Step 7: With your remaining rectangles stitch them to the squares in this pattern: bar, square, bar, square, bar. Press flat.

Step 8: Attach each of the three skinny bar strips to the pinwheel rectangles that you already have. One set of pinwheels will not have a strip on it. 

Step 9: Sew two strips together then sew the other two together. Then join together to form your completed quilt topper. The reason you do it bit by bit like this is so that if there are little mistakes in alignment they can be absorbed into the pattern easier. If you started at one end instead you would have a huge difference in measurement once you reached the other end of the quilt. This is especially noticeable on adult size blankets. 

Step 10: Press your quilt topper. Then sew it to some quilt batting. Cut off excess batting around edges after. (I usually leave about an inch around the edge of batting) Place this on top of your backing fabric. Measure and cut around so it is the same size. Stitch it together. Use leftover scraps to create a bit of a bias tape that you sew around edges to clean them up. My strips were about 7.5 cm (3") wide so that I had enough to have about 2.5 cm (1") on each side and then the remaining inch was tucked under on each side.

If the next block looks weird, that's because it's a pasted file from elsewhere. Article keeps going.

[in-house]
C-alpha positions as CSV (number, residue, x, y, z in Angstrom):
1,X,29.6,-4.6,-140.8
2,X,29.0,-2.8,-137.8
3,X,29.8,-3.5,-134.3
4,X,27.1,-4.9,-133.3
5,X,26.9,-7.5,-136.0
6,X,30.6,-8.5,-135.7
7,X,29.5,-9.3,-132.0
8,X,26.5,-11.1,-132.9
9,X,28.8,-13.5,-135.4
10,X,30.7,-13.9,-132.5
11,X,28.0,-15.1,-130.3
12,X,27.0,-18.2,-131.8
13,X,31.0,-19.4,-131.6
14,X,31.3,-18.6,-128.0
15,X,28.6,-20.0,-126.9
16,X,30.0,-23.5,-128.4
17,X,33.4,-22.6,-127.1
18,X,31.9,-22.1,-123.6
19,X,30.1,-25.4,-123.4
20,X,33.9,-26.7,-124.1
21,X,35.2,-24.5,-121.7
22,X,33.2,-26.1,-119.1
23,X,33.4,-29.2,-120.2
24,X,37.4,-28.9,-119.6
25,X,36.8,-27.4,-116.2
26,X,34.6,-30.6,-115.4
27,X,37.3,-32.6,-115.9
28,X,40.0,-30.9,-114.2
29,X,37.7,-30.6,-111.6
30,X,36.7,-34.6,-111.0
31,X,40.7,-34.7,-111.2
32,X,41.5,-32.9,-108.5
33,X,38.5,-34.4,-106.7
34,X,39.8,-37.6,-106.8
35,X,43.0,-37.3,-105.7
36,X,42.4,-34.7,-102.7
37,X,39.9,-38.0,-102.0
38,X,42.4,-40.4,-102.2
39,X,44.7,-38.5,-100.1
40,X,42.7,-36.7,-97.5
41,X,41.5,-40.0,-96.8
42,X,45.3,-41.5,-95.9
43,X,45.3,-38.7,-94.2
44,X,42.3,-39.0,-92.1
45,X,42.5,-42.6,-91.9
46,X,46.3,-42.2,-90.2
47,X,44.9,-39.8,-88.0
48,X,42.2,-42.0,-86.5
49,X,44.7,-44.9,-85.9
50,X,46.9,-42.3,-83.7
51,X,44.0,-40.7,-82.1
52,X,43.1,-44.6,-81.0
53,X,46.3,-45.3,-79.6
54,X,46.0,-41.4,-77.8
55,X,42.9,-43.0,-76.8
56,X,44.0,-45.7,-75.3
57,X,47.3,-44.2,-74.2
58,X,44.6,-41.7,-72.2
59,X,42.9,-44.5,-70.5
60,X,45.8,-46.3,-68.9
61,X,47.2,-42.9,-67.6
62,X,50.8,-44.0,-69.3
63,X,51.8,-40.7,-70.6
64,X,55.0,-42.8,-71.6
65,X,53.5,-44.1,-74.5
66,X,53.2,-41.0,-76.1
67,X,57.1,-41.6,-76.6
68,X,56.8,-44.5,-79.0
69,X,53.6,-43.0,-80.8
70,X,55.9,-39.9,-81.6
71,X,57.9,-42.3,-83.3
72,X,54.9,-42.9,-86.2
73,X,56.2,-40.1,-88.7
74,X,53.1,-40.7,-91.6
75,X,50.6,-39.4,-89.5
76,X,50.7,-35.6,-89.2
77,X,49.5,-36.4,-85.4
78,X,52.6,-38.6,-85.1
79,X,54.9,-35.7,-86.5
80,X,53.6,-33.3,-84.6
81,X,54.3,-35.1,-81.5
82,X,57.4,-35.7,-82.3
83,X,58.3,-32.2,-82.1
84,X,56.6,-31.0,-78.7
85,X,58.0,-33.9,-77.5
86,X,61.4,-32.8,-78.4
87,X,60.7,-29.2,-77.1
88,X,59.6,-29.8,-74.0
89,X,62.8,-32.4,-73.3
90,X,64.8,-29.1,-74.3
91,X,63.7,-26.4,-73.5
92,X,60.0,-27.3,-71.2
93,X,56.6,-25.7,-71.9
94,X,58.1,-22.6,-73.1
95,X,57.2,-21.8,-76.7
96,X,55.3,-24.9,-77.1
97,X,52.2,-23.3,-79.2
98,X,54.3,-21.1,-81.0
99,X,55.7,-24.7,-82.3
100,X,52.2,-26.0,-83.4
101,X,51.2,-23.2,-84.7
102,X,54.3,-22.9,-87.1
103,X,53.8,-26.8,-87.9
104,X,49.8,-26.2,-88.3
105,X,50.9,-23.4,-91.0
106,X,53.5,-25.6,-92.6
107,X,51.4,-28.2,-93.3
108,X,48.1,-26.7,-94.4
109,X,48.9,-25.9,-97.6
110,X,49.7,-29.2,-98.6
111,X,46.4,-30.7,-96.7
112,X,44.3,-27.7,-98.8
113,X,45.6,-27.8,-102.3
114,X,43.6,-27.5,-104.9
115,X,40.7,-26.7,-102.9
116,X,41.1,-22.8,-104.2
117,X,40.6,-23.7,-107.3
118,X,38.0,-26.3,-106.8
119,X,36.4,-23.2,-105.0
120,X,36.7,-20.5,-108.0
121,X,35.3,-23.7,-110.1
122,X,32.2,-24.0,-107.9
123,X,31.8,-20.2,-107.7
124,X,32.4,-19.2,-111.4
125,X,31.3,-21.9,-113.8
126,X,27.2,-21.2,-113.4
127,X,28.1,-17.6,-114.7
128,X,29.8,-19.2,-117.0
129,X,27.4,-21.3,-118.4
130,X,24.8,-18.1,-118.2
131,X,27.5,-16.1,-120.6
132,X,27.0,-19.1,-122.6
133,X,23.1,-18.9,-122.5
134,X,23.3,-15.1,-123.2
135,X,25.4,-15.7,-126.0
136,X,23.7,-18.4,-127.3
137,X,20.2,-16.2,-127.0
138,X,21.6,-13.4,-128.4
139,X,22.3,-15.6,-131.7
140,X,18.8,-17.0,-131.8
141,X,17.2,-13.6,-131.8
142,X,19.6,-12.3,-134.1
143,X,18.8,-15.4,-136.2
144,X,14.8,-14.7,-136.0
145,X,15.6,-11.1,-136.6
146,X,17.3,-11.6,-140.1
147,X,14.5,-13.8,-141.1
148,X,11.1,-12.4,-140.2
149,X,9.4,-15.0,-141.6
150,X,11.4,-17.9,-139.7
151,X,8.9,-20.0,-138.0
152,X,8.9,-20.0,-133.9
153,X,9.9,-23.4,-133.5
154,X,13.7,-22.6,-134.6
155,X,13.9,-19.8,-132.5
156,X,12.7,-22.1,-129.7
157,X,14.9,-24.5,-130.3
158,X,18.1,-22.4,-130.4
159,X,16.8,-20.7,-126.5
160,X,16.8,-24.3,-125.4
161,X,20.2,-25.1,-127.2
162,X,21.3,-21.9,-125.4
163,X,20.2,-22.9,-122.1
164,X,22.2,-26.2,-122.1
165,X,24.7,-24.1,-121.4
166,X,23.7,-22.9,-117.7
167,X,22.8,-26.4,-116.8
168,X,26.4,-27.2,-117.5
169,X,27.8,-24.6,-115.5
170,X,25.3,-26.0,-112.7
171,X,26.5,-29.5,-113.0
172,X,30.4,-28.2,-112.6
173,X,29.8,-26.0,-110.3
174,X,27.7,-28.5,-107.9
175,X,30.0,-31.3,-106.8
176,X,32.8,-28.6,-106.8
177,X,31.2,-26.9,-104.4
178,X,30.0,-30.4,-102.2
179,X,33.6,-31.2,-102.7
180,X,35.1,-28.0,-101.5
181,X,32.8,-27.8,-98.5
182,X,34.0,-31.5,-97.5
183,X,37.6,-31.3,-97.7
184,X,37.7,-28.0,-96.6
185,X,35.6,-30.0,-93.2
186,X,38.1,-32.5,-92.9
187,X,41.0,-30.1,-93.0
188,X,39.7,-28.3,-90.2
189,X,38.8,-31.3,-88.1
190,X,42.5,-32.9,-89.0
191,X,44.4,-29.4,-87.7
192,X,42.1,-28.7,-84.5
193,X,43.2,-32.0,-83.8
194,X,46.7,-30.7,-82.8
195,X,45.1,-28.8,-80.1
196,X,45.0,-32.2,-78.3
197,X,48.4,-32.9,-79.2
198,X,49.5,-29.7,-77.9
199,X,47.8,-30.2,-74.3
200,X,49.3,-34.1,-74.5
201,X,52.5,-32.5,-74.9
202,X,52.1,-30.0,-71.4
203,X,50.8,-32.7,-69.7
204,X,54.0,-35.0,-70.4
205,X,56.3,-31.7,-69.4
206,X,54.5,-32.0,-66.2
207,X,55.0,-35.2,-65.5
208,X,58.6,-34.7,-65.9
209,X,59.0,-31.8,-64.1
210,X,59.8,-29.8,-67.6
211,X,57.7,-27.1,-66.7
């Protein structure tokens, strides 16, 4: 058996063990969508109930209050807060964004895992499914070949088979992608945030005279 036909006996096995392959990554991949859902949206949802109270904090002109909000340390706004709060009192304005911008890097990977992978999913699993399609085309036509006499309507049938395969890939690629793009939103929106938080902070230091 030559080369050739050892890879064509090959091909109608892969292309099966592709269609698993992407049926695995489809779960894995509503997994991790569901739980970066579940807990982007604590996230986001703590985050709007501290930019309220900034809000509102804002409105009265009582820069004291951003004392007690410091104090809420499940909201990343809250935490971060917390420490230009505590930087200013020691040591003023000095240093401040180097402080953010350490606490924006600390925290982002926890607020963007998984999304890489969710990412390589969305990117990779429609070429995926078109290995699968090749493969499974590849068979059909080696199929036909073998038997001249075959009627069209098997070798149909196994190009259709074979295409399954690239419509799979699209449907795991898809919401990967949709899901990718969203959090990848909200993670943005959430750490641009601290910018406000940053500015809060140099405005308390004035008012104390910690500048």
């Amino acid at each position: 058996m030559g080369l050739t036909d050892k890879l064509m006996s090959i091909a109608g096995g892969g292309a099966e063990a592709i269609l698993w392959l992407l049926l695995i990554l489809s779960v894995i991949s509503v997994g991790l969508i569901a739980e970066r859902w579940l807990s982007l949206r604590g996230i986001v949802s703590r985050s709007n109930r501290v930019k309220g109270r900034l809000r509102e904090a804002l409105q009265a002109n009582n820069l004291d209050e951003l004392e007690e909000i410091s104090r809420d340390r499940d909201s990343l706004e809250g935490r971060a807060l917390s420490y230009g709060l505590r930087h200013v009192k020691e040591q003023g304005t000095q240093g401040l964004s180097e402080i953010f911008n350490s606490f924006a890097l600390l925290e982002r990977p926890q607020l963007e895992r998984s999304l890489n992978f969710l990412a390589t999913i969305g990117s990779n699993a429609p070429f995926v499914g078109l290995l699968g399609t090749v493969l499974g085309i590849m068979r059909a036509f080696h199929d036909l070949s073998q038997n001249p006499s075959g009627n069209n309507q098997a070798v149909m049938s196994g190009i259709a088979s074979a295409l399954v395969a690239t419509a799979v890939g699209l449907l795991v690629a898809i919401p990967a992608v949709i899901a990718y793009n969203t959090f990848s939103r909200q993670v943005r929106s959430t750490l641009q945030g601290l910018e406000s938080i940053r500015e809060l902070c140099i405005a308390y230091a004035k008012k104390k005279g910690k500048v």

Step 11 FINISHING: If you have a quilters or embroidery foot, this is where you can quilt all the layers together in a free flow pattern of your choice. These "feet" block the feed dogs so that the fabric can be moved all around. If you do not have one of these (like me) then there are a few options:
1. You can either stitch in the groove between fabrics. 
2. You can make a straight pattern back and forth over quilt.
3. You can join the layers together with tufts of embroidery thread or yarn every few squares.  Thread the yarn/thread through all layers of the quilt and tie ends on the top half. 
The reason you do this is that it joins all the layers besides just on the edge. This makes it a lot easier to wash. 


Cut out pattern templates

Trace pattern on WRONG side of fabric

Match colours in groups of 2

Completed triangles

Match each coloured triangle with a while one and stitch (Right sides together)

Press flat with seam towards darker colour

Remove dog ears

Stitch 2 squares and 2 squares together

Join the two rectangles together. Match the centre seams first!

Press pinwheel flat. Trim edges a bit if they are uneven.

Layout pinwheels with bars in between. Start stitching them in rows together.

Join remaining bars with squares, press and sew between pinwheel bars. I changed my bars to a colour afterwards since I didn't like the white bars. 

Completed layout. Press. Attach quilt top to batting and backing. 

Sew strips around edges to finish off blanket. 
Finished Blanket



2 comments:

  1. Wow quilting looks like a lot of work! Looks great though! :)

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  2. Thanks! Baby blankets are actually not too bad. Took about a day from 10am-4pm (plus an hour and half lunch) for two of us. :) By myself it usually takes the whole day into the evening.